How does black pepper benefit your health?

Piperine in pepper inhibits the effects of some factors that increase diarrhea risk in a 2015 laboratory study published in the Journal of Pharmacological Research. Due to their antisecretory properties, potassium side channels of cyclic adenosine monophosphate molecules reduce diarrhea caused by excessive intestinal chloride secretion.

black pepper

According to a study published in 2009 in the Journal of Arthritis Research & Therapy, piperine has properties that reduce inflammation and pain as well as joint inflammation. To determine how it can be used most effectively to reduce inflammation, more studies are needed.

Researchers found that piperine has properties that reduce depression and is used as a functional food to support brain function in a 2008 study published in the Journal of Food and Chemical Toxicology. In order to uncover the mechanism behind these results, more research is needed.

A preliminary animal study published in 2014 in the Asian Pacific Journal of Tropical Medicine suggests piperine may be used to relieve pain naturally; however, more human studies are needed to confirm these findings. Moreover, some people use black pepper to reduce nerve pain and menstrual pain, but not enough studies have been conducted to support its effectiveness.

A preliminary study in mice published in the journal Chemico-Biological Interactions in 2014 showed that piperine reduced insulin sensitivity as well as fat cell formation. Weight loss occurs as a result of it.

Based on much published research in this area, a preliminary study on mice published in the American Journal of Medical and Biological Research in 2016 indicates that it increases levels of it, an androgen hormone that improves fertility in men. Another preliminary study published in the Journal of Medicinal Plants Research in 2015 found that black pepper fruit extract increased libido in men.

Reduces the risk of upper respiratory disorders: Black pepper fruits are commonly used to treat allergic rhinitis, cough, bronchitis, and sinusitis. A study published in Pharmaceutical Biology in 2015 has shown that piperine has anti-inflammatory properties and improves immunity.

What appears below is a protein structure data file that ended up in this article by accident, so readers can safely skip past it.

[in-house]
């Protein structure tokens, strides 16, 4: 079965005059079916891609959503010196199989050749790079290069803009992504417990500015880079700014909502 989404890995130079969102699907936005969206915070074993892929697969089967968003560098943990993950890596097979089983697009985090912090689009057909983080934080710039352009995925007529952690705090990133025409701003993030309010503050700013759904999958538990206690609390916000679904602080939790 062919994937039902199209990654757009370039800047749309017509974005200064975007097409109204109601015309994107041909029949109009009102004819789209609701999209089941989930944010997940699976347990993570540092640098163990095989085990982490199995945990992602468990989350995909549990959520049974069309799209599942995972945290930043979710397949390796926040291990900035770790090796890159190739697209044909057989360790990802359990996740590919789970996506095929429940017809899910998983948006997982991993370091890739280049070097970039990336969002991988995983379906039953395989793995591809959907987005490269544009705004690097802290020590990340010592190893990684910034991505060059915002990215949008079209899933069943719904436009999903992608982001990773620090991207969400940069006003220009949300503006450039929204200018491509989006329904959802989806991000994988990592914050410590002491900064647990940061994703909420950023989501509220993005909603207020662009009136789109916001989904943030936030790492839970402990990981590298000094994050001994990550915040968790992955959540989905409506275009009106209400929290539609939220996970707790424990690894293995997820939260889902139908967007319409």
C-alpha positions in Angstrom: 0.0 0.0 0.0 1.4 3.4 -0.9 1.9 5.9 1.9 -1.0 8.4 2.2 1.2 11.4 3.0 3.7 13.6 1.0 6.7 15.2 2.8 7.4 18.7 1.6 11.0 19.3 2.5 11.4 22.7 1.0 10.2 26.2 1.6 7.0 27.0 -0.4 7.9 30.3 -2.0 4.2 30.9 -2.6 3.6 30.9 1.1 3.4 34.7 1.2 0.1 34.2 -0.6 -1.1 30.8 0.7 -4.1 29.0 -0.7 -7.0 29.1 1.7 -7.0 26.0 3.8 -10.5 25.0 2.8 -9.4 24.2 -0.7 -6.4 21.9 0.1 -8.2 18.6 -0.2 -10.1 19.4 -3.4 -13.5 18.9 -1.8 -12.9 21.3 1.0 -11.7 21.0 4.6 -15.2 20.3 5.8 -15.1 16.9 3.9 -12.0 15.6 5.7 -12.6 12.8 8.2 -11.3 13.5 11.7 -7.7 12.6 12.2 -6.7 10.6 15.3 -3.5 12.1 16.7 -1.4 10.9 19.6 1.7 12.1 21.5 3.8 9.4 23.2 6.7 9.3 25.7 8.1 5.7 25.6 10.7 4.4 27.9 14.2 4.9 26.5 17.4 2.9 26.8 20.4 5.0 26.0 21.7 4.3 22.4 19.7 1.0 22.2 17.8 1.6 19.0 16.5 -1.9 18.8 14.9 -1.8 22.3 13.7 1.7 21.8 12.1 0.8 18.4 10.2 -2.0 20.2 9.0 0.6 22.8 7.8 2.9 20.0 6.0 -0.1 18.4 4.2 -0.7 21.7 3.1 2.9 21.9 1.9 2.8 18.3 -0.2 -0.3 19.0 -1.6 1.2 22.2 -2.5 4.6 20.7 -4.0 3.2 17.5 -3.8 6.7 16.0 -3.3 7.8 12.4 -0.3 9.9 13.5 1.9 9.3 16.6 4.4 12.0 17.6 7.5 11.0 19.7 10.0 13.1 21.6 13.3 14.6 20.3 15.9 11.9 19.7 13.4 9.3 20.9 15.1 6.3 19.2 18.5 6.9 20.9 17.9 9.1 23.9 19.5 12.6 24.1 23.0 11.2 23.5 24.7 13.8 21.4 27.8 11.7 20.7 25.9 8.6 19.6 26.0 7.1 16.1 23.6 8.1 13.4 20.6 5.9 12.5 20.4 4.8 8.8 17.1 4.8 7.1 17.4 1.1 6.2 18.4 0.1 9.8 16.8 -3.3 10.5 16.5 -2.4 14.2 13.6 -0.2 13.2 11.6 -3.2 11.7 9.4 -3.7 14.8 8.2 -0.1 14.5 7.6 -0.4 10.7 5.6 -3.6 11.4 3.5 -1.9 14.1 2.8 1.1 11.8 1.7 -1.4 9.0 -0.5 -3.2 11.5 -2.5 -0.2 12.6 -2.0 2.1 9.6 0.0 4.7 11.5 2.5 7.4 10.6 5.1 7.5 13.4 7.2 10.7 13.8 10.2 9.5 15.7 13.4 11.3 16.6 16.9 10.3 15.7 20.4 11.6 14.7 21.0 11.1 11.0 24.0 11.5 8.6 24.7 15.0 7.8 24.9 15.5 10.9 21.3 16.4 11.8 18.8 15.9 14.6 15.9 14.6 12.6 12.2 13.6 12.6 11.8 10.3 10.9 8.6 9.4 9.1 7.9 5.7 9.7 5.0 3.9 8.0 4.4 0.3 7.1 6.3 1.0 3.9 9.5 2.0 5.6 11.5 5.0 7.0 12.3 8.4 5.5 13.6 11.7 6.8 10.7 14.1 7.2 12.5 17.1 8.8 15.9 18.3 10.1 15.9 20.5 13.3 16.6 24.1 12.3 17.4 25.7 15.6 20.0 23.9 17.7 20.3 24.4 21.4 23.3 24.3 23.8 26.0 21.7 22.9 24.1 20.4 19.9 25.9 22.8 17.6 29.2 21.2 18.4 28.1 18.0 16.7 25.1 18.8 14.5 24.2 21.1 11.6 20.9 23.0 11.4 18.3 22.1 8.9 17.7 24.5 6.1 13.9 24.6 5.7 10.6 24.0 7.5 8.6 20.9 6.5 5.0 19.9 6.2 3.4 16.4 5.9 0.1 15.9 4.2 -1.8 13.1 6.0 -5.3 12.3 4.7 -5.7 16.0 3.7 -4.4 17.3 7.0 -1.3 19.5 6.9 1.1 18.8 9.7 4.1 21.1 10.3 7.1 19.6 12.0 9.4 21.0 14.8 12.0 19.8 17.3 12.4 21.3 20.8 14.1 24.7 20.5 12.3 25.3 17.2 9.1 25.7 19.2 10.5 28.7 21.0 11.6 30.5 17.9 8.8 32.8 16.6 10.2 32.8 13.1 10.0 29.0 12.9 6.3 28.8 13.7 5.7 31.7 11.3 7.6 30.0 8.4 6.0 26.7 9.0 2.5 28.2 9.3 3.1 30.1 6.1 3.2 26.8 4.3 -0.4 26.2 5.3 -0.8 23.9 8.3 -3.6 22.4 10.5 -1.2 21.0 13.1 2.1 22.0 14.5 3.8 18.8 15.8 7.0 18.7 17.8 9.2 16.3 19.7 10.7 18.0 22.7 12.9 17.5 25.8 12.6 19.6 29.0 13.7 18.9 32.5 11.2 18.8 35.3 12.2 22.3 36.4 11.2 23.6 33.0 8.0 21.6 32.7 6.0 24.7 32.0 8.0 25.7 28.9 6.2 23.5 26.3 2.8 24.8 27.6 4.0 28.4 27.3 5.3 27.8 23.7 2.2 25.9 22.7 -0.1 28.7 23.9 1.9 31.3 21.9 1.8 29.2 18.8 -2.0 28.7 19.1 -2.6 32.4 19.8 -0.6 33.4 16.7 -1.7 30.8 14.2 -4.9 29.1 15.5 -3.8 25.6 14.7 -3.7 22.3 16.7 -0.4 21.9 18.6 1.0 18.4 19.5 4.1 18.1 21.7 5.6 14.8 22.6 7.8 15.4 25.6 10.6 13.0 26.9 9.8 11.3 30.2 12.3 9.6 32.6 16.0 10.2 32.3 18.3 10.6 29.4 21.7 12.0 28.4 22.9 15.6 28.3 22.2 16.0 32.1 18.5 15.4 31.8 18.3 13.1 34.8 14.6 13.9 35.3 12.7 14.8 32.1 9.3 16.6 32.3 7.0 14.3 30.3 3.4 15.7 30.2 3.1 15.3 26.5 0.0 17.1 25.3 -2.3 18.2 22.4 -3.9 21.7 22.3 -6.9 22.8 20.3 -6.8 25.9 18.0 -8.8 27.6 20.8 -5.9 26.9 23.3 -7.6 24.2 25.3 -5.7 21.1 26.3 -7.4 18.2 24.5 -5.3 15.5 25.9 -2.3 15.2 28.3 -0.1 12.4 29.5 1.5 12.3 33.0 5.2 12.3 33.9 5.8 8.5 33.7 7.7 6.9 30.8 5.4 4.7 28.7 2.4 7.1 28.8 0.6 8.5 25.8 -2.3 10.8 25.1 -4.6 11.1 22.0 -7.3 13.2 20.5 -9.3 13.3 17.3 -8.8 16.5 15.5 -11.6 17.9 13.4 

The possibility of piperine reducing the risk of breast cancer was demonstrated in a laboratory study published in Food Chemistry in 2013, and in another one published by Natural Product Communications in 2010. In addition to reducing inflammation and oxidation, black pepper also reduces cancer risks.

Here are some other benefits of black pepper for the body, which still need to be researched:

Colic is reduced.

Reduction of dizziness.

Providing relief from stomach upsets.

A number of studies have been conducted on black pepper’s benefits, some of which are listed below:

Piperine appears to lower lipid levels without affecting appetite in a preliminary study published in the Indian Journal of Pharmacology in 2011, but further research is needed to determine the mechanism.

A study published in Molecular Nutrition & Food Research in 2000 found that taking piperine along with other spices improved digestion and boosted pancreatic enzymes.

The results of an early study conducted on rats, published in Acta Pharmacologica Sinica in 2000, showed that piperine reduces the risk of stomach ulcers and stomach acidity.

Black pepper oil has the following benefits:
Several studies have shown the benefits of black pepper oil, the most prominent of which are:

According to a study published in the Journal of Essential Herbs in 2014, black pepper oil has acute anti-inflammatory properties as well as antioxidant and pain-relieving properties.

An experimental study published in 2017 in the Journal of Essential Herbs found that black pepper oil restricted the proliferation of cancer cells in the larynx and, on the other hand, showed that black pepper oil and some other extracts were antimicrobial.

black pepper

Weight loss benefits of black pepper oil:

The use of black pepper oil for weight loss has not been studied, but black pepper has previously been shown to help with weight loss.

Black and white pepper have the following nutritional value:

The table below shows the nutrients in a 2.3 gram teaspoon of ground black pepper and ground white pepper:

Nutrient Black pepper White pepper
calorie (calorie) 5.77 7.1